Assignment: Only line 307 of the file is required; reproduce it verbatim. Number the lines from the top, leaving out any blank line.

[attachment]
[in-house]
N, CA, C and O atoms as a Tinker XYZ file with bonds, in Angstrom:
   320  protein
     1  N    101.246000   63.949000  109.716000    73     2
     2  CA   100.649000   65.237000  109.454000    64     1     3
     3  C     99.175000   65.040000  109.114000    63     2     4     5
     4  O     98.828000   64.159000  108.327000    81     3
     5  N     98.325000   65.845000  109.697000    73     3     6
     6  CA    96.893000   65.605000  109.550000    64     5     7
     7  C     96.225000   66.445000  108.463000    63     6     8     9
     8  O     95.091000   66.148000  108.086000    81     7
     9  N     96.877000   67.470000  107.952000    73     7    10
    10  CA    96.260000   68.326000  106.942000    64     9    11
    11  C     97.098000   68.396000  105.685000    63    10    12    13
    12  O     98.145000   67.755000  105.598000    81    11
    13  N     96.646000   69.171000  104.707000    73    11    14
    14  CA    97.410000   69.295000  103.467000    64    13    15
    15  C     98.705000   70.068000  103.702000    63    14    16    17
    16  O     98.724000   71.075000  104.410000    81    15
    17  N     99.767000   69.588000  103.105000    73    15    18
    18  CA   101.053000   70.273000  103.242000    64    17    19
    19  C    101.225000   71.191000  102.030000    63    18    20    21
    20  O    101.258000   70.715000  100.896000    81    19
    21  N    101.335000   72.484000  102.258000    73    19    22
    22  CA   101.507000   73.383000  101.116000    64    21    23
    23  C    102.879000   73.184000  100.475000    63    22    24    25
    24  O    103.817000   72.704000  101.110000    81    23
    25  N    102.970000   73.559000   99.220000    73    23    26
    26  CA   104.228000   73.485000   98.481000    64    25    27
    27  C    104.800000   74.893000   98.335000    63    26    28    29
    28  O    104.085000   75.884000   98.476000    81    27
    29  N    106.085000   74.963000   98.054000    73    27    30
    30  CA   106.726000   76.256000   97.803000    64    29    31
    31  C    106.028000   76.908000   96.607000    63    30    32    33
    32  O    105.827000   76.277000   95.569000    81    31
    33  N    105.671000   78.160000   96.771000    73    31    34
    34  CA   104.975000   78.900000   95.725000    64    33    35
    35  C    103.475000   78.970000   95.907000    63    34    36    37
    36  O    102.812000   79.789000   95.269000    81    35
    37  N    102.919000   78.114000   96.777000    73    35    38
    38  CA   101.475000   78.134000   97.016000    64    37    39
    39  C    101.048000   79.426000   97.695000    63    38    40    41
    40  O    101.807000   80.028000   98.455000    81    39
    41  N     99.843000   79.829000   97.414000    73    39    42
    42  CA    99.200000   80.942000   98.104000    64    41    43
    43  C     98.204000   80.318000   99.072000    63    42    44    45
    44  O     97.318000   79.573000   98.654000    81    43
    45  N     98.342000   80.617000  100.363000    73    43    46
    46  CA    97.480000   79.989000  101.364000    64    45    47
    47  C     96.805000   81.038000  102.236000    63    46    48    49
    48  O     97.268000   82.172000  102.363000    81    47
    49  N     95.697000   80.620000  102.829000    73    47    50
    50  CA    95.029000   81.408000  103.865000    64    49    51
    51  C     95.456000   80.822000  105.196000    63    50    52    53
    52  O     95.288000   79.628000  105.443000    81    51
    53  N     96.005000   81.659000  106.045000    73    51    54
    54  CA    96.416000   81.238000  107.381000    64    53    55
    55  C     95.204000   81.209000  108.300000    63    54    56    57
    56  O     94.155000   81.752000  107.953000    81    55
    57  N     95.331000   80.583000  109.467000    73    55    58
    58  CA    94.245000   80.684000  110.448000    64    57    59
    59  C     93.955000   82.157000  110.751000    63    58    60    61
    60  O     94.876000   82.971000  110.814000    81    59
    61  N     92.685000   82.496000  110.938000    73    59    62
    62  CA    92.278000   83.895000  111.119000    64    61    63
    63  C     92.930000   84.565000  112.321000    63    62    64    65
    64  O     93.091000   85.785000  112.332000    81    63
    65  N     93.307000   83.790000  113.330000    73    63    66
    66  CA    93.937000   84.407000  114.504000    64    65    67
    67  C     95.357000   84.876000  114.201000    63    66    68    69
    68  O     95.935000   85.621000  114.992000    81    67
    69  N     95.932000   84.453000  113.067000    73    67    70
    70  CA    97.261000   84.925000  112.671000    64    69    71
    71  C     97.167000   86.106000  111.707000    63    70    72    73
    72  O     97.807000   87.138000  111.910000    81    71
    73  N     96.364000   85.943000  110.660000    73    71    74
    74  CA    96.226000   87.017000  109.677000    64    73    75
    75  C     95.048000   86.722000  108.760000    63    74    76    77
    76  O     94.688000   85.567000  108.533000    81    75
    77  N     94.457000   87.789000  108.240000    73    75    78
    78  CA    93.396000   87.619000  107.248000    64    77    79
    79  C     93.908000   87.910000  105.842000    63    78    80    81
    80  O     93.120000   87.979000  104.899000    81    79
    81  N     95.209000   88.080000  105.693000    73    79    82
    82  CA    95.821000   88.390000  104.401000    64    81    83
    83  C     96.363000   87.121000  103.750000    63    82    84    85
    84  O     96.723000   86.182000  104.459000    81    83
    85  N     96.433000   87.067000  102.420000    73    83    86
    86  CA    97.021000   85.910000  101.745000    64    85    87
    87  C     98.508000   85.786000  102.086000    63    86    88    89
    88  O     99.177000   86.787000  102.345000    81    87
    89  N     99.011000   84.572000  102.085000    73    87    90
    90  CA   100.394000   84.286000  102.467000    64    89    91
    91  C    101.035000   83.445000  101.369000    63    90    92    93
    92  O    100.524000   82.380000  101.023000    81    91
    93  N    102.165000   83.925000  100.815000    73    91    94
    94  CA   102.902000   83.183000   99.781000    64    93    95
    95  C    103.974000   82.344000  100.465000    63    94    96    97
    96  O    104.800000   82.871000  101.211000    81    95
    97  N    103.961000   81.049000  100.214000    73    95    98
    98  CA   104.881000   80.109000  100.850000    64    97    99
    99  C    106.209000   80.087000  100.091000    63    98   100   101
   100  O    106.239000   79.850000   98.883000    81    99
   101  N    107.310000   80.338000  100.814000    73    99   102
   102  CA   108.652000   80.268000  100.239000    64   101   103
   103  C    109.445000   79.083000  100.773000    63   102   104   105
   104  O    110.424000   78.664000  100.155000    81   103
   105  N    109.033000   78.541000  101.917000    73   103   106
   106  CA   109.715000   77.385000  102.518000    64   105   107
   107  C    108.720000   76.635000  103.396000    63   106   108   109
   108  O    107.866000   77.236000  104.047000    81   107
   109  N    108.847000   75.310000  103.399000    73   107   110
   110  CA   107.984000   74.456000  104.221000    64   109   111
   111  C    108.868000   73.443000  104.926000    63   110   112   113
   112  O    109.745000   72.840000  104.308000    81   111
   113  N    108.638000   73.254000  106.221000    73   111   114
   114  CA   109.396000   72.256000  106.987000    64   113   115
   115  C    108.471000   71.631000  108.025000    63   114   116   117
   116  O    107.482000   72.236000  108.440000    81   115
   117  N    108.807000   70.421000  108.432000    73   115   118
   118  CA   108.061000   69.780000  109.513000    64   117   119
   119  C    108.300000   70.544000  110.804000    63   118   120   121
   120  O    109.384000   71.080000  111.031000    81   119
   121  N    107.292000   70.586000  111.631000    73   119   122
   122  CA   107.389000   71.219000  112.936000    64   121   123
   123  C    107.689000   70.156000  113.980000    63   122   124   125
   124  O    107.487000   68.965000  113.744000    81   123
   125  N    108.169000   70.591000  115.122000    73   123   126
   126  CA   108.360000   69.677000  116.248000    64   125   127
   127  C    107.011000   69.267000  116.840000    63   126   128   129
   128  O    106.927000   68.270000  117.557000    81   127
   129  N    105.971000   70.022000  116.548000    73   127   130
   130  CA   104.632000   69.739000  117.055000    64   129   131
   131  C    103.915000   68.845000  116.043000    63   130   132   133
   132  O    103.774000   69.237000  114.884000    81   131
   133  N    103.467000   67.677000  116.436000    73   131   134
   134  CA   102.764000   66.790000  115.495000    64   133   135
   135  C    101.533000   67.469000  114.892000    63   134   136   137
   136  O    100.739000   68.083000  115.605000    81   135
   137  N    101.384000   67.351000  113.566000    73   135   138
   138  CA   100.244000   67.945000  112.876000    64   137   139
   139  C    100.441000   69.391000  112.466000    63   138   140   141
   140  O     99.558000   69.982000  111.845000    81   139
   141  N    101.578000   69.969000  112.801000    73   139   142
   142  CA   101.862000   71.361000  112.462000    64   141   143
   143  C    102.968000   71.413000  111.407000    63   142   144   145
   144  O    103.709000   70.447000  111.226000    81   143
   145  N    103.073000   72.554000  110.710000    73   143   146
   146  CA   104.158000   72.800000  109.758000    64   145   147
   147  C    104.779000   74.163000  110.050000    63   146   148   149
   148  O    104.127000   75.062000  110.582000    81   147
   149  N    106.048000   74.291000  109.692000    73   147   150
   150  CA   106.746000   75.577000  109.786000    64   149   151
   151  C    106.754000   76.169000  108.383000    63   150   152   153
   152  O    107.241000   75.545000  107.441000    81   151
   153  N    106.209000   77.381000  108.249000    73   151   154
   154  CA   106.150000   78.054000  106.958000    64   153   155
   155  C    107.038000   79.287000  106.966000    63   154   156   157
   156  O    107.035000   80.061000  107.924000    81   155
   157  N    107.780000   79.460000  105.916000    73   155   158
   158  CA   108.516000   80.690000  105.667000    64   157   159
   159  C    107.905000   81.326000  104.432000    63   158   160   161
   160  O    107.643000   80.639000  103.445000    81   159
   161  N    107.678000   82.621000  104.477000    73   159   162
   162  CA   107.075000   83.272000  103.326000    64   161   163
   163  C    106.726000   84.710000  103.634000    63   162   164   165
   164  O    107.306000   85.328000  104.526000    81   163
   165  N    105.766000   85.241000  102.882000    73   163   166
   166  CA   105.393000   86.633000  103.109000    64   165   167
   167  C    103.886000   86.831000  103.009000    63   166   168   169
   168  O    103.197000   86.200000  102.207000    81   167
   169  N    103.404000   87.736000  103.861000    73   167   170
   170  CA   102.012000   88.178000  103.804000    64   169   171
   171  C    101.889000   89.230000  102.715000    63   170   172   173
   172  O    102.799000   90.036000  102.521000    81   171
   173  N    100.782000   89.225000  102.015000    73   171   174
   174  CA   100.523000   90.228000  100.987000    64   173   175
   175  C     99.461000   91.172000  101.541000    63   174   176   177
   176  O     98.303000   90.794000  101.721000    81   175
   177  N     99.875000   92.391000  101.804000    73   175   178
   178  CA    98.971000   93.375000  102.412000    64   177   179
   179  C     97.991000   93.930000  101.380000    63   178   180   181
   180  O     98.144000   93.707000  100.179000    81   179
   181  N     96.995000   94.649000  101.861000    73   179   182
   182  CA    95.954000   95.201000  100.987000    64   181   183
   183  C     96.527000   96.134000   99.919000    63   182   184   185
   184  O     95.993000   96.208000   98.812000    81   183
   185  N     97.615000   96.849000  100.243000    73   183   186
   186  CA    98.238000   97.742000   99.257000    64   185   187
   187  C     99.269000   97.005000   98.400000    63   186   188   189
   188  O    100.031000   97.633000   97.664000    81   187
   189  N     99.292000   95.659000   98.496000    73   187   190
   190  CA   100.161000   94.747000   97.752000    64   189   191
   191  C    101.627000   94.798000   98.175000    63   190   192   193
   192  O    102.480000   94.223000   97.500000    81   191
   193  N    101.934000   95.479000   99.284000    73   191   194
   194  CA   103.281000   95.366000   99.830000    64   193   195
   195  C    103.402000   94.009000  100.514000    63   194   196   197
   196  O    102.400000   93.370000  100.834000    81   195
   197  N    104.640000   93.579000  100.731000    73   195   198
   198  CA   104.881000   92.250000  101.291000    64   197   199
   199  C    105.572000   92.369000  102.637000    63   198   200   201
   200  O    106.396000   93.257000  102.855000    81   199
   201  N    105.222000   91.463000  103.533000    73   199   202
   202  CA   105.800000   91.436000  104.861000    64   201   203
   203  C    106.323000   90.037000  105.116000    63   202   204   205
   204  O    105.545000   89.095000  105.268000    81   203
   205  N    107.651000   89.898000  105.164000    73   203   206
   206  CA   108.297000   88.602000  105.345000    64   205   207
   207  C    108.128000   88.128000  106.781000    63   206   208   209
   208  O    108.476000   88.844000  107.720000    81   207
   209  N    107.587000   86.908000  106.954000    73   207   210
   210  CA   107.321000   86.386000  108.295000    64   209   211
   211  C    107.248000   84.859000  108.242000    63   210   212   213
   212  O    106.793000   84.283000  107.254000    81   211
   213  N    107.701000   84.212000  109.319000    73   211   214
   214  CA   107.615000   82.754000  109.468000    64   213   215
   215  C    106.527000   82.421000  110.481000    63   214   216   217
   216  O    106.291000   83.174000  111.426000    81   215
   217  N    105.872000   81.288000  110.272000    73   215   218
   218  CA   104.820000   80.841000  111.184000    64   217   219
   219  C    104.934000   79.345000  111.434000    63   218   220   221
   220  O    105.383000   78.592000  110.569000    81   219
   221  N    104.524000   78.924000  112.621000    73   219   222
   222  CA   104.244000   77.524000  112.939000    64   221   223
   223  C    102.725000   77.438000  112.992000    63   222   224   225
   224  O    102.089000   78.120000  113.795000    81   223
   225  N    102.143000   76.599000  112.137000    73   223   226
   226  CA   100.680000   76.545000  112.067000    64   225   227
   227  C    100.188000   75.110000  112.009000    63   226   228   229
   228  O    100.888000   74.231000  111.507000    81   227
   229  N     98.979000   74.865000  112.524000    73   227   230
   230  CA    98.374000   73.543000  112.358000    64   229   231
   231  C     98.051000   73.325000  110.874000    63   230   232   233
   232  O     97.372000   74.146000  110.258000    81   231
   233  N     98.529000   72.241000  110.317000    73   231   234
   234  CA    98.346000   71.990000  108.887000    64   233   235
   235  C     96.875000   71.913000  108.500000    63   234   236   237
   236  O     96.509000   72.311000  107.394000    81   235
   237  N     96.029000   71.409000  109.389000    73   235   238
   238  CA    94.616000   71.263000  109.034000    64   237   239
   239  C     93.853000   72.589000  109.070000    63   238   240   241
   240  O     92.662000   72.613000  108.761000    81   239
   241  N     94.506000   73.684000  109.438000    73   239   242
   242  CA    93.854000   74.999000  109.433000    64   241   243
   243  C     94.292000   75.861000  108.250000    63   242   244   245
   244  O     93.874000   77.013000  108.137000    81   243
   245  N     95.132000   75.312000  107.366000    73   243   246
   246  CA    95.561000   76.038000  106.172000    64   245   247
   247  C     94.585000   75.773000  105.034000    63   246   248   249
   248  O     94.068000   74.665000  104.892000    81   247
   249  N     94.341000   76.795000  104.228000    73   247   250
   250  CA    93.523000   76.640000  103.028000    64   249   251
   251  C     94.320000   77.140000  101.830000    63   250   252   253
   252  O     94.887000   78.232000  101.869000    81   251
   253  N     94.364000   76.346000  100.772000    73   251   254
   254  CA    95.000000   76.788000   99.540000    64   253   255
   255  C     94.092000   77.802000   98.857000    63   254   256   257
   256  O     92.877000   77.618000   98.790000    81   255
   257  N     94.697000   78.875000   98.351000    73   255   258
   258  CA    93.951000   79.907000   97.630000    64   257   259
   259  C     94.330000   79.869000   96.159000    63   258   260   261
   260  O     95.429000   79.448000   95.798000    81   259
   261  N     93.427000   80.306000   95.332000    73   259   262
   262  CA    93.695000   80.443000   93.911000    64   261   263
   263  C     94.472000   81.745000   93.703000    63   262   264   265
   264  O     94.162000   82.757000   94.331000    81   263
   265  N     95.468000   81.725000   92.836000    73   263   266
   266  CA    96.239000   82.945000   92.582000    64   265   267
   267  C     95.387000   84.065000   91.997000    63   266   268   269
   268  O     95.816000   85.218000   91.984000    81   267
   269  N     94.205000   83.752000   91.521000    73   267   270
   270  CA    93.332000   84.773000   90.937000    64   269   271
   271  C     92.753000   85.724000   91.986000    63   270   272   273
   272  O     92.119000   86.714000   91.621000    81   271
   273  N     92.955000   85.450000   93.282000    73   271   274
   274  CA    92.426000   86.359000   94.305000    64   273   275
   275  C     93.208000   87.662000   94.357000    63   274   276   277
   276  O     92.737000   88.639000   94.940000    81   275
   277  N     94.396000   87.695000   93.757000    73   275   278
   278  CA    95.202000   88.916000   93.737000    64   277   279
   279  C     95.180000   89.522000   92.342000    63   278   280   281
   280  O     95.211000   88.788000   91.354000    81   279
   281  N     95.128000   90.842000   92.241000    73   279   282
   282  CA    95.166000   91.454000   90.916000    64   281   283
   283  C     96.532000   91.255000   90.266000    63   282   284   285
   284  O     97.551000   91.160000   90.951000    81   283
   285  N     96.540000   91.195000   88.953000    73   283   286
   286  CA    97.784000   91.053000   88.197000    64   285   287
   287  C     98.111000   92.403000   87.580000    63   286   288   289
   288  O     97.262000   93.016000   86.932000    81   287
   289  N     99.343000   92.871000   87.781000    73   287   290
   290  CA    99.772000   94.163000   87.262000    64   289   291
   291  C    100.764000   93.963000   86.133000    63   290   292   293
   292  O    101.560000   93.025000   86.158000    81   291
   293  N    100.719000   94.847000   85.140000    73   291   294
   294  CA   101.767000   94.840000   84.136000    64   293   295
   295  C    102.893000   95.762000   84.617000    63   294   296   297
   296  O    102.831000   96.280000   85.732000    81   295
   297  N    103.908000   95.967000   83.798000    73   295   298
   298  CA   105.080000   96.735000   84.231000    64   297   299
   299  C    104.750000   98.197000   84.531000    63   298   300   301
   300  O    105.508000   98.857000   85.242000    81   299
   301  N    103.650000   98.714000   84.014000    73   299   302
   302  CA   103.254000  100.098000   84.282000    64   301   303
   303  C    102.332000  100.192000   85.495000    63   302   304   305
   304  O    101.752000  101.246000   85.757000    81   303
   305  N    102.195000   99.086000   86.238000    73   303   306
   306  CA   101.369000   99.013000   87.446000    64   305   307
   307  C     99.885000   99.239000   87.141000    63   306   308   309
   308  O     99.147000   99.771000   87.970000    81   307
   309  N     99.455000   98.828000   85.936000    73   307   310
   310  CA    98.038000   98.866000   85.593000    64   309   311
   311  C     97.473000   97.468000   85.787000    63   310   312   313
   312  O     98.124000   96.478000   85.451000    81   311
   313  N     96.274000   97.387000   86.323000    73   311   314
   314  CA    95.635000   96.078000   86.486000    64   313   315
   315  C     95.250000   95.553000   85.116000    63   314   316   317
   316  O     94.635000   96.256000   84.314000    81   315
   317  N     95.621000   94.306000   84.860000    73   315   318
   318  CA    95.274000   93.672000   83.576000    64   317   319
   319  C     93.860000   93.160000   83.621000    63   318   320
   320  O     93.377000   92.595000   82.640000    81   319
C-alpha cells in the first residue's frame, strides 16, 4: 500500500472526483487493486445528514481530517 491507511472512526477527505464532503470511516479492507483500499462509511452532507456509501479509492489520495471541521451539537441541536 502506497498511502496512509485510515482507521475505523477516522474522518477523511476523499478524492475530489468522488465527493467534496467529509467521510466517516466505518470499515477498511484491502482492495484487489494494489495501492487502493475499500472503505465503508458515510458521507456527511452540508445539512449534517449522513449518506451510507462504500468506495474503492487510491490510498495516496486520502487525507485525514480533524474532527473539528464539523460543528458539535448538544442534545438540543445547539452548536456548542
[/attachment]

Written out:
   304  O    101.752000  101.246000   85.757000    81   303